Sometimes we forget that artistically significant music doesn’t have to sound depressing. Naturally, we all have that one band that we go to when we’re in a pensive mood and feel like brooding, but that doesn’t mean there isn’t any other significant music out there. The Marlenes are the perfect example of this, with their latest album Crawl Out Your Window.
A bizarre yet intriguing combination of psychedelia and surf rock, Crawl Out Your Window is an upbeat, genuinely enjoyable collection. The trio from the Mornington Peninsula in Australia was formed in 2014, and since then they’ve been busy. This album, though, I anticipate will mark the moment that The Marlenes’ true success began, and rightly so.
The Marlenes are On to Something
“Last Glass of Port,” the first song on the album, is an extremely fitting opening. It really immerses you in the unique style of The Marlenes, with its basic, solid, and upbeat ’60s style and foot tapping beat. “Lay Back Wendy” is, not surprisingly, more laid back in tone. There’s a subtle reggae influence in it, reminiscent of a lazy afternoon on the beach, maybe in a hammock. “Simple For You To Say” has an even slower tempo, and an easy, swaying melody that is subtly psychedelic sounding. “From Elwood to St. Kilda,” like the rest of the album, is nonchalant and really chill. The track even ends with whistling, making the relaxed tone even more pronounced.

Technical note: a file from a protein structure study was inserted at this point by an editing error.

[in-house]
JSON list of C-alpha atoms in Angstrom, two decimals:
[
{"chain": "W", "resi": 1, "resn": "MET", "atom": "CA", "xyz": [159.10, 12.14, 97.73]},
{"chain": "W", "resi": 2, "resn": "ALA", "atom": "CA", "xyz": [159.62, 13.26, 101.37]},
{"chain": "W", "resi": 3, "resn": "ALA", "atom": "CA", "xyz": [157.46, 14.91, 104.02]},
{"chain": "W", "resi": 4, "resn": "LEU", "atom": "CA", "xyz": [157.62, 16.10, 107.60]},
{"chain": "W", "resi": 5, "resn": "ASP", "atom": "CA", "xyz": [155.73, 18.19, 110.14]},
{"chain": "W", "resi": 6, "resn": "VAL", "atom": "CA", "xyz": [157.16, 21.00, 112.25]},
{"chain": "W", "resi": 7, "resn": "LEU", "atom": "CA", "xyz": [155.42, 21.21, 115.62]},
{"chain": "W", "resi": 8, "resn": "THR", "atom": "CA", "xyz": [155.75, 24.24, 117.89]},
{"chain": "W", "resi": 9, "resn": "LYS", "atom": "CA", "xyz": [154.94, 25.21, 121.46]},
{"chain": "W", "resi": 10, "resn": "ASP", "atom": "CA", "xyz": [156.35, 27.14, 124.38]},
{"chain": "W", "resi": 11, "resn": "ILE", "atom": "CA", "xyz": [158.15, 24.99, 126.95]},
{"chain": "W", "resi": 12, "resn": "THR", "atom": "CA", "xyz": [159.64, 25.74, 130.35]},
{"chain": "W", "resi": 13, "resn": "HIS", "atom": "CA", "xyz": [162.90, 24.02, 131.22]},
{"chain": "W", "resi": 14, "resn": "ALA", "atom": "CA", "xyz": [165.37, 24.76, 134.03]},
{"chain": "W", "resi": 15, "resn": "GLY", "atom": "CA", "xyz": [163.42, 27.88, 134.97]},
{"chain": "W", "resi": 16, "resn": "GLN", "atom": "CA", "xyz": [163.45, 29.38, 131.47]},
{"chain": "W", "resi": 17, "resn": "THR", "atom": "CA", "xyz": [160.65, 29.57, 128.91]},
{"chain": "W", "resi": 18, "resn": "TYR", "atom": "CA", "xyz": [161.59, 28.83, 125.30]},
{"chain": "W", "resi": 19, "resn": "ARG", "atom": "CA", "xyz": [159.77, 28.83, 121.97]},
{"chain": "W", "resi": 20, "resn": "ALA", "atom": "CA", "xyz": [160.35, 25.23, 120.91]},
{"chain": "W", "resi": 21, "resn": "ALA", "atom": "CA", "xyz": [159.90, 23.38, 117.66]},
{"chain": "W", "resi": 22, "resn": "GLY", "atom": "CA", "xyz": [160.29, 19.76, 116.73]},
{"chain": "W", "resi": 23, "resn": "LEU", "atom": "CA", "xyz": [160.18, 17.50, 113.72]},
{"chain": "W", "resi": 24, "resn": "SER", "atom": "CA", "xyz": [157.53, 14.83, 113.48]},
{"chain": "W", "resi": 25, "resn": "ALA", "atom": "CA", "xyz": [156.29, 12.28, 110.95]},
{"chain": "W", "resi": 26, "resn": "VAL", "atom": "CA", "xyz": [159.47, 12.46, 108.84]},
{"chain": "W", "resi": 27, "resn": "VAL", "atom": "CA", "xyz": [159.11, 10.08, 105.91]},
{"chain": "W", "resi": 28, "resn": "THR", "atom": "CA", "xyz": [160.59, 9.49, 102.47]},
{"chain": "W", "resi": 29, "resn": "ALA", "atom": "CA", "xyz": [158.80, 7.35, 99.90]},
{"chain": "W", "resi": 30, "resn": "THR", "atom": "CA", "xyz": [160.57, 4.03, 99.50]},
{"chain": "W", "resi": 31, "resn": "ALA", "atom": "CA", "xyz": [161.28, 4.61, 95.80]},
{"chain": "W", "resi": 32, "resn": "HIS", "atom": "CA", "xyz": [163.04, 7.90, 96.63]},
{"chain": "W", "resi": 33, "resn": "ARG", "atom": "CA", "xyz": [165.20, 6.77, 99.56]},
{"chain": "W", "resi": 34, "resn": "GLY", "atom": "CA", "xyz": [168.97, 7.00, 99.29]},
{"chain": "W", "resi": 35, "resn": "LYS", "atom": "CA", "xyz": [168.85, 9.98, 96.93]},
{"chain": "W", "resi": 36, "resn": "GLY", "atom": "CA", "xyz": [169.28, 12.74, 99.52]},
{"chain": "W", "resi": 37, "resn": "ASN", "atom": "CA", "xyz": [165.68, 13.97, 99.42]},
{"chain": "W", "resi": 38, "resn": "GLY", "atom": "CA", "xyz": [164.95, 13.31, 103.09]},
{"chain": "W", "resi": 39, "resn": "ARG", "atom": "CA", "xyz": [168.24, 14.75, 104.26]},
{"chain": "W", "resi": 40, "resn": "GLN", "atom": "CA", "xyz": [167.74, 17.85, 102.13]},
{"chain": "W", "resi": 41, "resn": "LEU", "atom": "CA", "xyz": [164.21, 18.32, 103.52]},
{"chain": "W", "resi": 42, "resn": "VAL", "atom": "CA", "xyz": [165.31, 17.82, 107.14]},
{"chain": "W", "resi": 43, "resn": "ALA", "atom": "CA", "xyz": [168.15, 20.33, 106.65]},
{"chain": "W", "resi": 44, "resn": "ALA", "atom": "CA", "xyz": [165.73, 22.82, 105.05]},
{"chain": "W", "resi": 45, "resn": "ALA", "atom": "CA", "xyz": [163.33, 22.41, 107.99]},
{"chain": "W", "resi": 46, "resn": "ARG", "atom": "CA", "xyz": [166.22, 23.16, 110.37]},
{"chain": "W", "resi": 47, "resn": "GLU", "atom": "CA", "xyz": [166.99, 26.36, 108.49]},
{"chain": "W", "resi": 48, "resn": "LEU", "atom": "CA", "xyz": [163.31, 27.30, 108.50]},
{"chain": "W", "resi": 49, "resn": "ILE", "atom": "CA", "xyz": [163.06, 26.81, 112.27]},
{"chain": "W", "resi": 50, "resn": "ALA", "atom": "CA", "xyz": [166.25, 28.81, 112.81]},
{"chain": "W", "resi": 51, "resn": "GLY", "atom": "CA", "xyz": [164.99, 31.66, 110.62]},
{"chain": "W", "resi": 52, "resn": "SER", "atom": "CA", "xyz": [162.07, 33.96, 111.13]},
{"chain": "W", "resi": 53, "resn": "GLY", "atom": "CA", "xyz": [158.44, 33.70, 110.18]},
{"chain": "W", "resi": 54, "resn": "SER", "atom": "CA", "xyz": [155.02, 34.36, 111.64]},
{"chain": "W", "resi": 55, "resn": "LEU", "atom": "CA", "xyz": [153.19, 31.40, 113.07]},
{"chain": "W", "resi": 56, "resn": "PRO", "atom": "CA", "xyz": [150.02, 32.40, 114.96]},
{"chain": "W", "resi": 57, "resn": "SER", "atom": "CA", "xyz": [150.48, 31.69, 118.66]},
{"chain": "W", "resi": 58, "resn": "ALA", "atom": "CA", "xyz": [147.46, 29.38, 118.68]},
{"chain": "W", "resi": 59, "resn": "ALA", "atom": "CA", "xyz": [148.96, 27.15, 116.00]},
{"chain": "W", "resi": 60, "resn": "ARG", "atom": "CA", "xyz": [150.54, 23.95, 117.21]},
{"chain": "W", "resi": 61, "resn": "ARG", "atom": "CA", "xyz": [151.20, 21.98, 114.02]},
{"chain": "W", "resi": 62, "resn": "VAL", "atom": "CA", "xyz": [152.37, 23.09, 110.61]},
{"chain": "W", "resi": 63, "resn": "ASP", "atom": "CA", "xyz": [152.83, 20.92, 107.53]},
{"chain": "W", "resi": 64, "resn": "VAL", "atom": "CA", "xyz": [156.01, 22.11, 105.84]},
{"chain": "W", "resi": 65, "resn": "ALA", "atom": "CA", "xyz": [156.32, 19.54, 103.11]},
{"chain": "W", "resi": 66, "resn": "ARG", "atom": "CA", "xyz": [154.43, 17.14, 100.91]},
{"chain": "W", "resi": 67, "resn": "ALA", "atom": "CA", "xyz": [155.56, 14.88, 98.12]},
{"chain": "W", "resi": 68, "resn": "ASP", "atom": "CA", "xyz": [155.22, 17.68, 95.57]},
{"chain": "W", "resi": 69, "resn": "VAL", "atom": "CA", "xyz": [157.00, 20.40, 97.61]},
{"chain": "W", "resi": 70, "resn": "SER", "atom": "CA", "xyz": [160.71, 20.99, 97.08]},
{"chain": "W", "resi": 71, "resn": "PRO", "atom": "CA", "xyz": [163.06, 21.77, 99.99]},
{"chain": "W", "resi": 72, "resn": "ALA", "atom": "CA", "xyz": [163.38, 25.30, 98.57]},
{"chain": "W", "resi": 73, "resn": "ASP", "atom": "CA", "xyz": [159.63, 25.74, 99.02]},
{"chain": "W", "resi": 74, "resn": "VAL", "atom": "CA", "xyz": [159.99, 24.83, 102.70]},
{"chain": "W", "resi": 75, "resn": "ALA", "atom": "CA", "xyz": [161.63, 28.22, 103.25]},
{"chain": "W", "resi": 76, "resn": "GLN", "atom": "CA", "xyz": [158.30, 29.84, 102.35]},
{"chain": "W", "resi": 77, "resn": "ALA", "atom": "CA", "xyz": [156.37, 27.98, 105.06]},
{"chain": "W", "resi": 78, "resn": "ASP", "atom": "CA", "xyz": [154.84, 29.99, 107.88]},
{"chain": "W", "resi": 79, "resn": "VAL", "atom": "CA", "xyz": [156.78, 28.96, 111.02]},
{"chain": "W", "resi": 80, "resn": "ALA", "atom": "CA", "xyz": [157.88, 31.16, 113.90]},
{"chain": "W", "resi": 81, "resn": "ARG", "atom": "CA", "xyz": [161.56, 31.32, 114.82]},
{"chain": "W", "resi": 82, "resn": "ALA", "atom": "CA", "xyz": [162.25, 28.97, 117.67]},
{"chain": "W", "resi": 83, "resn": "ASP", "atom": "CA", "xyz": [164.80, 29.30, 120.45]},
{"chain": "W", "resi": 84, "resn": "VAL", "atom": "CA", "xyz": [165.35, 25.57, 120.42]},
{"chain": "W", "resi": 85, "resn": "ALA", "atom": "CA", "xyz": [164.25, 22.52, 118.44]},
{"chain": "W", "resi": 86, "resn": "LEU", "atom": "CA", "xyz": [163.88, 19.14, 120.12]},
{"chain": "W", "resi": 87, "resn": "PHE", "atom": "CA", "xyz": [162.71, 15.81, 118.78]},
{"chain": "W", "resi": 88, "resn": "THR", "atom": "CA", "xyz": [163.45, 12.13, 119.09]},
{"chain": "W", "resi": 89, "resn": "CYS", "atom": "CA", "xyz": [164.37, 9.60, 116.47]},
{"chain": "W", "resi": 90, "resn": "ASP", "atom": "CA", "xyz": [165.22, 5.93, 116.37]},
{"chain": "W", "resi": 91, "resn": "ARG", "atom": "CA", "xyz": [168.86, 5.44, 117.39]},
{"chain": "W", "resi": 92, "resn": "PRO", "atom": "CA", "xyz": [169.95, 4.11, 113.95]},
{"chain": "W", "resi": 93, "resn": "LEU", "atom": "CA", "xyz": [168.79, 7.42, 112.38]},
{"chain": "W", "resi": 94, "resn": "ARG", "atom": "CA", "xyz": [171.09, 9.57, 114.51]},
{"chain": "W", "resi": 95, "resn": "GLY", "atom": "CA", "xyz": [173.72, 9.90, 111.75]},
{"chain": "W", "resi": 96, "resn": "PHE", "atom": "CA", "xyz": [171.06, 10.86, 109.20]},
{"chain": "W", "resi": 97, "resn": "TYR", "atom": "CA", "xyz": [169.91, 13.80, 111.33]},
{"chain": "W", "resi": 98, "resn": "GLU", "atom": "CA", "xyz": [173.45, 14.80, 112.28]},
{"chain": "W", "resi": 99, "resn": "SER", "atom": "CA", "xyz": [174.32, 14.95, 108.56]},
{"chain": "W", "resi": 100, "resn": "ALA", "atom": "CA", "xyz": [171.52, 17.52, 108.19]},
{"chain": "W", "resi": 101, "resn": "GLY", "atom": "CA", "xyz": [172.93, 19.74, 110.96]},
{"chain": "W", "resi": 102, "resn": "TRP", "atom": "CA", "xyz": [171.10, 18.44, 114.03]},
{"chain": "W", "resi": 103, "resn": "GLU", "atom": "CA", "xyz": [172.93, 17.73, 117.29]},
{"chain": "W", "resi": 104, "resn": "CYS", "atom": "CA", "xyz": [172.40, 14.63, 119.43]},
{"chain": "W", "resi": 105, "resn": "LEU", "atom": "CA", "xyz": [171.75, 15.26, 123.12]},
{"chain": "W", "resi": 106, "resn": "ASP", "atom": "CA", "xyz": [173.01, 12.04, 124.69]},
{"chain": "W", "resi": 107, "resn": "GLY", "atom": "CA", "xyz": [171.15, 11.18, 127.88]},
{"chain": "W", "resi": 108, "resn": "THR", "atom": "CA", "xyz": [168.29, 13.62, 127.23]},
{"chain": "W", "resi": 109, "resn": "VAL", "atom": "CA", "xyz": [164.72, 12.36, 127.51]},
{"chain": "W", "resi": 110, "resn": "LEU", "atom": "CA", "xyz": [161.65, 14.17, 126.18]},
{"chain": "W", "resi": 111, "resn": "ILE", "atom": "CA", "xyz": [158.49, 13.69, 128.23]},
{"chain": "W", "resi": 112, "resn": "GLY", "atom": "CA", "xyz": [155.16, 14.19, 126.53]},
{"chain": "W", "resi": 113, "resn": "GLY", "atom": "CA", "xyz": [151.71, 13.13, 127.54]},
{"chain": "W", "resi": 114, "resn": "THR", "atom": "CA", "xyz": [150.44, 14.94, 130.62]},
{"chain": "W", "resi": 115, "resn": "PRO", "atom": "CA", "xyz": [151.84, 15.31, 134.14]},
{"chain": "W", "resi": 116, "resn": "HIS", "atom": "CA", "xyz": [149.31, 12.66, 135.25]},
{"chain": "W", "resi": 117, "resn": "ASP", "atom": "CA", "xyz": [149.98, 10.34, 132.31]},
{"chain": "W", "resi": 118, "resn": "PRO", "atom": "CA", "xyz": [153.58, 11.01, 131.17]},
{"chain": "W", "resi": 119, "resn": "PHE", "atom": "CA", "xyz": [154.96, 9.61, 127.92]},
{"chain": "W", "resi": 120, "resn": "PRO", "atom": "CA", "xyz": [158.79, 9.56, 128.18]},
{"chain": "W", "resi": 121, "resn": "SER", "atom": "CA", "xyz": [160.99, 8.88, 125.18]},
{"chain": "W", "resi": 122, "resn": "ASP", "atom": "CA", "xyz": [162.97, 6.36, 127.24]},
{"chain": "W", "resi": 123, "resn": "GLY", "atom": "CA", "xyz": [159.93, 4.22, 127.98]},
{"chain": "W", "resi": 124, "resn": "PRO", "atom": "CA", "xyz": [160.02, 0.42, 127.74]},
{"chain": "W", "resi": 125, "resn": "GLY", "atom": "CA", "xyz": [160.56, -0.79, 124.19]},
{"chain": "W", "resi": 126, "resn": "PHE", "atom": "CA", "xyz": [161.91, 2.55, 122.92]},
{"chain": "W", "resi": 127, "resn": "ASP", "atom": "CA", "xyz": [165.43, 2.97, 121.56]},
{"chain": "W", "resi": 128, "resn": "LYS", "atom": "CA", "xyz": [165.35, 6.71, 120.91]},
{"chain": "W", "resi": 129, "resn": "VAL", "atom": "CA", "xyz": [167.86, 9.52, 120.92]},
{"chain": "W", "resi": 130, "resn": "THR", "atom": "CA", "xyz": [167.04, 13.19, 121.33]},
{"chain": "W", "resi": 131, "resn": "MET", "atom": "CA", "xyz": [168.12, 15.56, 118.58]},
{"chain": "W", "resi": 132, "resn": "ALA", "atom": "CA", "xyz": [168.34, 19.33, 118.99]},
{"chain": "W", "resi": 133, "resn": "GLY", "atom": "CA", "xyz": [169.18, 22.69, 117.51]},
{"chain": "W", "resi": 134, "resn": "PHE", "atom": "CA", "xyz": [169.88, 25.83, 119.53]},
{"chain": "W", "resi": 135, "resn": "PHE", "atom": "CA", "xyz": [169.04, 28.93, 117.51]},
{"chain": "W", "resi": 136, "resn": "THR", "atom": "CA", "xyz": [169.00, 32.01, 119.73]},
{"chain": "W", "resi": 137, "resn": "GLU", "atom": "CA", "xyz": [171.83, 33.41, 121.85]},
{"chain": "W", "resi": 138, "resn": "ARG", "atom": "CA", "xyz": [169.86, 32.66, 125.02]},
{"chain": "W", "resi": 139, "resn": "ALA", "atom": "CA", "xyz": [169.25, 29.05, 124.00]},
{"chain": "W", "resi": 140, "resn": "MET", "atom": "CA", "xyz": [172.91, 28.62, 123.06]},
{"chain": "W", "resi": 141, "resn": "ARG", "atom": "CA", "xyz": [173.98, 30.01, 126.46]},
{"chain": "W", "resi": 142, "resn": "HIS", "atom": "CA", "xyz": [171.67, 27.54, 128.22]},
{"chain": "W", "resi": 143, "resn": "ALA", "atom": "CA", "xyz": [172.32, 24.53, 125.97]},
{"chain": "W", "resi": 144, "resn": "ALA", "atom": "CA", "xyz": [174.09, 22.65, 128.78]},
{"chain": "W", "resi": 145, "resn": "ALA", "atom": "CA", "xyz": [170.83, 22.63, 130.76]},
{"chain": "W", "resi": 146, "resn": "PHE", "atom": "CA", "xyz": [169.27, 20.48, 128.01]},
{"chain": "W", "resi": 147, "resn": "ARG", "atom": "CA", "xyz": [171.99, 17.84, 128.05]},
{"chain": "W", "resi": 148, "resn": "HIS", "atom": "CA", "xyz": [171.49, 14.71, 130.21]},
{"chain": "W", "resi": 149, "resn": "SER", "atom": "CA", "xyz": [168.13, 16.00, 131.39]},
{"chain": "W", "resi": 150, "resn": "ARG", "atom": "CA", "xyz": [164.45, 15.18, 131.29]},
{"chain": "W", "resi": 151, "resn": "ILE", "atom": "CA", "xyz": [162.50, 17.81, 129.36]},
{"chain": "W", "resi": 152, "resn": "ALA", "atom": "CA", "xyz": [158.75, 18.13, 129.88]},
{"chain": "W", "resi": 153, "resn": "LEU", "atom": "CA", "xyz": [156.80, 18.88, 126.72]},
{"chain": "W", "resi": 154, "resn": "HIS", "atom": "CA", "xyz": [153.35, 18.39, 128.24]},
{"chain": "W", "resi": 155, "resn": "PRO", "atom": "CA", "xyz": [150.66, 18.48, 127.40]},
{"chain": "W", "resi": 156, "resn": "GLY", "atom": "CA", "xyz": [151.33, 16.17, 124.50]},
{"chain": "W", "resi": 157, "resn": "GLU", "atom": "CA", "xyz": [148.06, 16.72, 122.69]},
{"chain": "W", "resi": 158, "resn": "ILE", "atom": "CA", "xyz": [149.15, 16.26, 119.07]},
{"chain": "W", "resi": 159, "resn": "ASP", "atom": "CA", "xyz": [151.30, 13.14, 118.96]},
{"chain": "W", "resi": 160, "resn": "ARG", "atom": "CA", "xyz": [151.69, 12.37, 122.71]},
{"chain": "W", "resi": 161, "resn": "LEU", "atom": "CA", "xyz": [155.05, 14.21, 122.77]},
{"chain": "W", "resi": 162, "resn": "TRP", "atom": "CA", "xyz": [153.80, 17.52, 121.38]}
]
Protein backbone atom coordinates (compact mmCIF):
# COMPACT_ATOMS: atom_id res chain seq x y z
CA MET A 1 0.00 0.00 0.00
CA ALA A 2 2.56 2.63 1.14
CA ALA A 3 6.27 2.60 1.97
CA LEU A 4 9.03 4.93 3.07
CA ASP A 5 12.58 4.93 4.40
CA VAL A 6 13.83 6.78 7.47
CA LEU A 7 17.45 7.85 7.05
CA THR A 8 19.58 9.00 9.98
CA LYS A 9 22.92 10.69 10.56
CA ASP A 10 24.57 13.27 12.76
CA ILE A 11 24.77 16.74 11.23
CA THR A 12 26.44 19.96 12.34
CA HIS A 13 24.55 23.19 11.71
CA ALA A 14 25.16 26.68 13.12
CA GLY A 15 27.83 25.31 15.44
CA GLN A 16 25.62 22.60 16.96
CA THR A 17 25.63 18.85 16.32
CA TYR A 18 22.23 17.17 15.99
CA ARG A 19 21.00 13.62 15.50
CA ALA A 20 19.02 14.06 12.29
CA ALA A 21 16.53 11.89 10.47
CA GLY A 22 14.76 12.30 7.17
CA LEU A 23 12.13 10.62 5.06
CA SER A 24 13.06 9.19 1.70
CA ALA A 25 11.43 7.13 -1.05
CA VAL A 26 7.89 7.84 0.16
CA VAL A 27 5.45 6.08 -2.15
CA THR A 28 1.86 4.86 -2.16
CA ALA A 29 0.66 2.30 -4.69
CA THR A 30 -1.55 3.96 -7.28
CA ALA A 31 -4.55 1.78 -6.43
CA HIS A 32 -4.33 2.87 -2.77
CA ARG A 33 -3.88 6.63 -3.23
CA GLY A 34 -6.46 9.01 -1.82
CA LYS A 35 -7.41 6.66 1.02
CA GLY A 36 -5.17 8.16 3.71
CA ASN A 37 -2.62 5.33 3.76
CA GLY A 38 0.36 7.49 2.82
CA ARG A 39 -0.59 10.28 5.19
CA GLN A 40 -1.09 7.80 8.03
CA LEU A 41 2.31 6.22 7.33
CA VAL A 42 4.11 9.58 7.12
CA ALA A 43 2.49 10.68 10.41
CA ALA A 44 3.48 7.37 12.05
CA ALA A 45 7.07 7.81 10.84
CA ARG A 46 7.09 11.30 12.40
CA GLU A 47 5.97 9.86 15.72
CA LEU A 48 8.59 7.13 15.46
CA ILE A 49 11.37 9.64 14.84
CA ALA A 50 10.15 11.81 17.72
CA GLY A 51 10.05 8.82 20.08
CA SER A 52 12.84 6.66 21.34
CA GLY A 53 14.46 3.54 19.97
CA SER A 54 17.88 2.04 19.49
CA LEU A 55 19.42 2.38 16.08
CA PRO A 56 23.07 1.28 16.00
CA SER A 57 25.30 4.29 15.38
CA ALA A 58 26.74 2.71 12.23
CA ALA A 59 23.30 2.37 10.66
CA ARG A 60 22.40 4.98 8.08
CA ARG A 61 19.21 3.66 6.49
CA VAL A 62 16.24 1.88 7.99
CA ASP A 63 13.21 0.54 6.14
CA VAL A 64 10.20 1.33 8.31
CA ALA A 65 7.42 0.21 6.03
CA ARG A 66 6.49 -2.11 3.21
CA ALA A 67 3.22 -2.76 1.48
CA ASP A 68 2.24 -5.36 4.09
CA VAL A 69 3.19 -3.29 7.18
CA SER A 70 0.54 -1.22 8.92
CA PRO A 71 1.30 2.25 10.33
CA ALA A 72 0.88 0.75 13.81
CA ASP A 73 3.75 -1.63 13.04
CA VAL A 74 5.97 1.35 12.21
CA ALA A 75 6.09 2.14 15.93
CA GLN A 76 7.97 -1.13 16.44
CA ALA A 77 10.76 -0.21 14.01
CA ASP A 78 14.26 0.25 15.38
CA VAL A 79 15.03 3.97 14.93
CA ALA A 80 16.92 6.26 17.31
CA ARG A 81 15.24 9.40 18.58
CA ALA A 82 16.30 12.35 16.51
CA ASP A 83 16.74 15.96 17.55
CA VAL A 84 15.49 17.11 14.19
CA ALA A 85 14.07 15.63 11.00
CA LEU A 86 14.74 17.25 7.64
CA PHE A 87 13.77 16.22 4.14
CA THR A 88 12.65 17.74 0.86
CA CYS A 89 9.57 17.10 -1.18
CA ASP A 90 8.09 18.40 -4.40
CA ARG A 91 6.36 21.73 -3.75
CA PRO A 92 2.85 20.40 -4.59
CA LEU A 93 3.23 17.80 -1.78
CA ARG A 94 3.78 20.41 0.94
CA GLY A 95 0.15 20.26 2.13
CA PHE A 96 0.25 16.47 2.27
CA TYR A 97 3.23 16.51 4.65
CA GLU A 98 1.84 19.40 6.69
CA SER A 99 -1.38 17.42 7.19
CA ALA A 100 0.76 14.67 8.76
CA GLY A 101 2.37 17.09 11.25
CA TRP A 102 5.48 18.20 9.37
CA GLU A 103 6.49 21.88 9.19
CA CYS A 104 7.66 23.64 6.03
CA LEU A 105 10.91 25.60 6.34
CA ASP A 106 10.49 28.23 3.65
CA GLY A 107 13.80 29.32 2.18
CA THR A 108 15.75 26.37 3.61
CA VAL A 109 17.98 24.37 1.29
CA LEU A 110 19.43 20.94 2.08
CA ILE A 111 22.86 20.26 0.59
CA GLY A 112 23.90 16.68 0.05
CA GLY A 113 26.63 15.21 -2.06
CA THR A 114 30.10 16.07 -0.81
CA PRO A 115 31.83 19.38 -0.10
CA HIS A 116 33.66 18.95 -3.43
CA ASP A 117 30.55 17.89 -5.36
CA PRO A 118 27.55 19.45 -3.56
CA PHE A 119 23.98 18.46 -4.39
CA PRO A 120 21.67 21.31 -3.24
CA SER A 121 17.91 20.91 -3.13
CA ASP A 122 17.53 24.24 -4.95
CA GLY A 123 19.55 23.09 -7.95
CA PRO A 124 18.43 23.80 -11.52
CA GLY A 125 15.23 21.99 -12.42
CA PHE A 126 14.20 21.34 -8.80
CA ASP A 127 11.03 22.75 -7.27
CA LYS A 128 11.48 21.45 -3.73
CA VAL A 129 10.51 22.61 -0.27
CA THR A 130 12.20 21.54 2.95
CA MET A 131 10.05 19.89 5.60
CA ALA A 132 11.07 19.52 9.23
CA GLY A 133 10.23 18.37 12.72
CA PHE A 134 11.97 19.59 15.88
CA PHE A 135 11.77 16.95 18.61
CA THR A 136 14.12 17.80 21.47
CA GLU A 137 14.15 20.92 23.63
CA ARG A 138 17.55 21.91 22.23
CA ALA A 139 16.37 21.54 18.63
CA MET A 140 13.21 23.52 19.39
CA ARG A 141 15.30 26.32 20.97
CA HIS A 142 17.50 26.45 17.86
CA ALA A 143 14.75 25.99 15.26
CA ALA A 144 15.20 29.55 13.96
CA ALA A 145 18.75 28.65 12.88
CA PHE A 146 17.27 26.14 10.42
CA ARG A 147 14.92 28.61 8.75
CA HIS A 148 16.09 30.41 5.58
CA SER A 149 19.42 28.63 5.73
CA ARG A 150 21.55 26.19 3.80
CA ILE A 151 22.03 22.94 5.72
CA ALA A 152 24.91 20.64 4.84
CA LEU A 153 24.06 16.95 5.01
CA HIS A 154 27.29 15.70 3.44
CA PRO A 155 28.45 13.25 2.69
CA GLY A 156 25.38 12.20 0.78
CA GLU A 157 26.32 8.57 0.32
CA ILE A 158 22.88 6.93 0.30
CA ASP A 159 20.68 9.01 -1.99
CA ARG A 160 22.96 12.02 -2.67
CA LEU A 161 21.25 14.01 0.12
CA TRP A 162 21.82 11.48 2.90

“High School Alternator” is more energetic, with a really interesting similarity to the Red Hot Chili Peppers. It’s got a slightly more grungy, punkish sound to it (while somehow maintaining The Marlenes’ characteristic smoothness). “Lazy Saturdays” is like the happier side of psychedelia with a rich, almost sly smoothness to it. The song begins and ends with the gentle, mesmerizing sound of waves.
The Marlenes weren’t only an interesting band to listen to and review, they were downright enjoyable. It’s groups like these that remind us that, even though we like it sometimes, good music doesn’t have to be sad. Crawl Out Your Window is such an album, and it reminds us music journalists why we like our jobs.